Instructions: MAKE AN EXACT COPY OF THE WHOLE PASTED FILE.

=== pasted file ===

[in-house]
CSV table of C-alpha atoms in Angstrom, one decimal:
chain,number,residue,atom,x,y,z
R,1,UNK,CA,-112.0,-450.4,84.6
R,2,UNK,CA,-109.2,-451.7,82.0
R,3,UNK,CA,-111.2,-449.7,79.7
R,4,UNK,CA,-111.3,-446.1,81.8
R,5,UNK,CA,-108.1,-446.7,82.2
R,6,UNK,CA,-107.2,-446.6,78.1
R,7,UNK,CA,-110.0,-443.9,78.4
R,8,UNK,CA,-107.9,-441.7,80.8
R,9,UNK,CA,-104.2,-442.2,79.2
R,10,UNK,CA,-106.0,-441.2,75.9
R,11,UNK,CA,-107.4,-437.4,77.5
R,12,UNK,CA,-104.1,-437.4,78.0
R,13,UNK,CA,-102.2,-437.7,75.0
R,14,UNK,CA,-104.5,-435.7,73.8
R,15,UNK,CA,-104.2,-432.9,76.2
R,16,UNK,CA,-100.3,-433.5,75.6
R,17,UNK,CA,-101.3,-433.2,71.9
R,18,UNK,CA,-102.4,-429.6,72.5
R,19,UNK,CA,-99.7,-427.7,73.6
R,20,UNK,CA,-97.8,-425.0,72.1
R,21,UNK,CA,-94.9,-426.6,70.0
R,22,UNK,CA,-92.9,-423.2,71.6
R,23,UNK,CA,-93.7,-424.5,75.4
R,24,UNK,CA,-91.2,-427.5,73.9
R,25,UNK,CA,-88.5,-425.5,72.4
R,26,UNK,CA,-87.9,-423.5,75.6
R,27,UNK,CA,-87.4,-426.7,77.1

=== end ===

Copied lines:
[in-house]
CSV table of C-alpha atoms in Angstrom, one decimal:
chain,number,residue,atom,x,y,z
R,1,UNK,CA,-112.0,-450.4,84.6
R,2,UNK,CA,-109.2,-451.7,82.0
R,3,UNK,CA,-111.2,-449.7,79.7
R,4,UNK,CA,-111.3,-446.1,81.8
R,5,UNK,CA,-108.1,-446.7,82.2
R,6,UNK,CA,-107.2,-446.6,78.1
R,7,UNK,CA,-110.0,-443.9,78.4
R,8,UNK,CA,-107.9,-441.7,80.8
R,9,UNK,CA,-104.2,-442.2,79.2
R,10,UNK,CA,-106.0,-441.2,75.9
R,11,UNK,CA,-107.4,-437.4,77.5
R,12,UNK,CA,-104.1,-437.4,78.0
R,13,UNK,CA,-102.2,-437.7,75.0
R,14,UNK,CA,-104.5,-435.7,73.8
R,15,UNK,CA,-104.2,-432.9,76.2
R,16,UNK,CA,-100.3,-433.5,75.6
R,17,UNK,CA,-101.3,-433.2,71.9
R,18,UNK,CA,-102.4,-429.6,72.5
R,19,UNK,CA,-99.7,-427.7,73.6
R,20,UNK,CA,-97.8,-425.0,72.1
R,21,UNK,CA,-94.9,-426.6,70.0
R,22,UNK,CA,-92.9,-423.2,71.6
R,23,UNK,CA,-93.7,-424.5,75.4
R,24,UNK,CA,-91.2,-427.5,73.9
R,25,UNK,CA,-88.5,-425.5,72.4
R,26,UNK,CA,-87.9,-423.5,75.6
R,27,UNK,CA,-87.4,-426.7,77.1